Boot Raspberry Pi from a USB Mass Storage Device

boot-multiple-operating-systems-raspberry-pi-with-berryboot    Send article as PDF   
By default, the Raspberry Pi boots from a microSD card. But since the release of the Raspberry Pi 3, new Pis have been able to boot from a USB mass storage device as well. Making that happen is a pretty easy thing to do, and it’s the subject of this how-to.
A word of warning: the new boot mode is in its experimental stage, so it might not work with your USB stick or hard drive. According to the Raspberry Pi Foundation, a couple of non-working examples are the Kingston DataTraveler 100 G3 32 GB and the Verbatim PinStripe 64 GB. The USB compatibility issue will only affect some of us, but the next warning is relevant to us all: setting the boot mode is permanent. With that said, this sounds much scarier than it is: your Pi will still boot preferentially from the microSD card, if one is plugged in.

With those warnings out of the way, let’s move on to the project!

How to boot your Raspberry Pi from a USB mass storage device

Step 1: Install and update Raspbian

We’re going to end this tutorial by booting to Raspbian from a USB drive. But we can’t do that until we enable USB boot mode, and we actually need Raspbian in order to do that. The only way to boot to Raspbian right now is to put it on a microSD card, so, ironically enough, this how-to on booting from USB begins with us booting from a microSD card!

If you don’t have Raspbian installed yet, you can check out the easy guide on how to Install Raspbian on the Raspberry Pi.

After installing Raspbian, let’s install possible updates:

Now that we’re up to date, let’s move on.

Step 2: Enable USB boot mode

Now that we have Raspbian on a microSD card, we can enable the Raspberry Pi’s USB boot mode. First, we’ll have to add a config option, and then we’ll have to reboot the Pi. This will set a bit in the Raspberry Pi’s OTP (One Time Programmable) memory, allowing the device to be booted from a USB mass storage device. After that, we won’t need the SD card anymore.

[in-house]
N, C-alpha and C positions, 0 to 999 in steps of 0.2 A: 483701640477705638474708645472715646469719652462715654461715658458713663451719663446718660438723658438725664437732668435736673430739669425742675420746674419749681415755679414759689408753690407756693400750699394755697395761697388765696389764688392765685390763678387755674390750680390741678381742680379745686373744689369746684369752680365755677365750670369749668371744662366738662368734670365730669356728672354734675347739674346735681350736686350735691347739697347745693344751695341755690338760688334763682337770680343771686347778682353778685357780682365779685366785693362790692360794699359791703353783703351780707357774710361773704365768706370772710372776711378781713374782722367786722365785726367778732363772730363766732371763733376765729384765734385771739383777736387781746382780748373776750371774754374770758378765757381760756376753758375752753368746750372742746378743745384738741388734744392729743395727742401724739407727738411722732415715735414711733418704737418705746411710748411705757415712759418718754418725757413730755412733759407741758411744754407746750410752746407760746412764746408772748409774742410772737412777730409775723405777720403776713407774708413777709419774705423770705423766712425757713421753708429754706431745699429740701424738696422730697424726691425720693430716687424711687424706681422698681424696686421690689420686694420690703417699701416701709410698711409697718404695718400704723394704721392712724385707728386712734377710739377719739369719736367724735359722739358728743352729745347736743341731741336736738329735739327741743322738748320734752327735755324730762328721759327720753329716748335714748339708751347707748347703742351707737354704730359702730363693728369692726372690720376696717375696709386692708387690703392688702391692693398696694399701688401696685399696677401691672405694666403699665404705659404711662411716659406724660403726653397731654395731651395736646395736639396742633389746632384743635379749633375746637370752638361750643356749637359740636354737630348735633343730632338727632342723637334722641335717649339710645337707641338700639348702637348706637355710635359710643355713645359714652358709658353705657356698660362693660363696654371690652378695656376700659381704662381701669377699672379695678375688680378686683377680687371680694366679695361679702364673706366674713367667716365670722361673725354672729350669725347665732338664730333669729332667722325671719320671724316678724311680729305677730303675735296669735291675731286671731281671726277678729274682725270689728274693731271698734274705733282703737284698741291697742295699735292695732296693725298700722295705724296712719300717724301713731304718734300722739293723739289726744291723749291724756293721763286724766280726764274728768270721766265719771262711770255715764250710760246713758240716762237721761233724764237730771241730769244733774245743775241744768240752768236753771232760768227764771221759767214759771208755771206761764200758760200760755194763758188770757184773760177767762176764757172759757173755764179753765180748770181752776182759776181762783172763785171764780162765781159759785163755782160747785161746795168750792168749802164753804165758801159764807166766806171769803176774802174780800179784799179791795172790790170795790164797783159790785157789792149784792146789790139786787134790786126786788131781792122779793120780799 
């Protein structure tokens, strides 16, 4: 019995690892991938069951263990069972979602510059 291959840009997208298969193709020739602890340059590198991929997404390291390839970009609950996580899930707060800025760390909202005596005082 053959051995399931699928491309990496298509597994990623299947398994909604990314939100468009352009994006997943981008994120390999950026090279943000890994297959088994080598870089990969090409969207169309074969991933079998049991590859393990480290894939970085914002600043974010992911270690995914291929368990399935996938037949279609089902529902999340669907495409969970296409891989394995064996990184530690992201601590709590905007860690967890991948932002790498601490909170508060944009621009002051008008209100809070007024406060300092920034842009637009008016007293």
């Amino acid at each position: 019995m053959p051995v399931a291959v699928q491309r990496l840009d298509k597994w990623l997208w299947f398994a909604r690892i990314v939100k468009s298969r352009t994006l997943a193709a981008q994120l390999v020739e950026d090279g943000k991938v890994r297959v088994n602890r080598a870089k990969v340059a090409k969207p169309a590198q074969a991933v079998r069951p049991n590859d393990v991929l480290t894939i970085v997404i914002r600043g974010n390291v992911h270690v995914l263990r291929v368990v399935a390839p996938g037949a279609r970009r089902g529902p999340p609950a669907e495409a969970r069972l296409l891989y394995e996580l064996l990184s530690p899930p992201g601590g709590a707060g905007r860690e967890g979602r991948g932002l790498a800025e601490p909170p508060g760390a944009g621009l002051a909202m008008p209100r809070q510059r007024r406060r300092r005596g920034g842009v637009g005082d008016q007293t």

Enabling USB boot mode is easy. Open Terminal and run the following command:

This adds the config option program_usb_boot_mode=1 to the end of /boot/config.txt. Now let’s reboot the Pi. You can use the PIXEL user interface or enter the sudo reboot command in Terminal.

After the reboot, check that boot mode has been enabled with this command:

The output should contain the value 3020000a.


If you are going to use your microSD card with a different Raspberry Pi later on, you might want to remove the program_usb_boot_mode=1 line from config.txt, so that the boot mode won’t be programmed to that device as well. You can edit the file using the command sudo nano /boot/config.txt.

Step 3: Prepare your USB mass storage device

This time we are going to install Raspbian on our USB device. The process is similar to installing Raspbian on a microSD card, so you can use the same instructions. Just substitute “microSD card” for “USB device” as you read.

Step 4: Boot your Raspberry Pi from the prepared USB mass storage device

Let’s plug in our prepared USB device and boot. After about 5–10 seconds, the Raspberry Pi should boot normally and you should see its rainbow screen. We’re back in Raspbian, only this time we’ve booted from the USB drive!

Previous Post

Using the 'Google Cloud Vision API' with your Raspberry Pi

What is the 'Google Cloud Vision API'? Google Cloud Vision API enables your robot to understand the content of an image by encapsulating powerful machine learning models in an easy ... Read more

Next Post

How to Multi-Boot Your Raspberry Pi with "BerryBoot"

If you want to spend less time swapping cards and more time playing with your Raspberry Pi, installing the BerryBoot multi-boot manager makes it dead simple to boot multiple operating ... Read more

Short URL:

Leave a Reply

Your email address will not be published. Required fields are marked *

This site uses Akismet to reduce spam. Learn how your comment data is processed.

Do NOT follow this link or you will be banned from the site!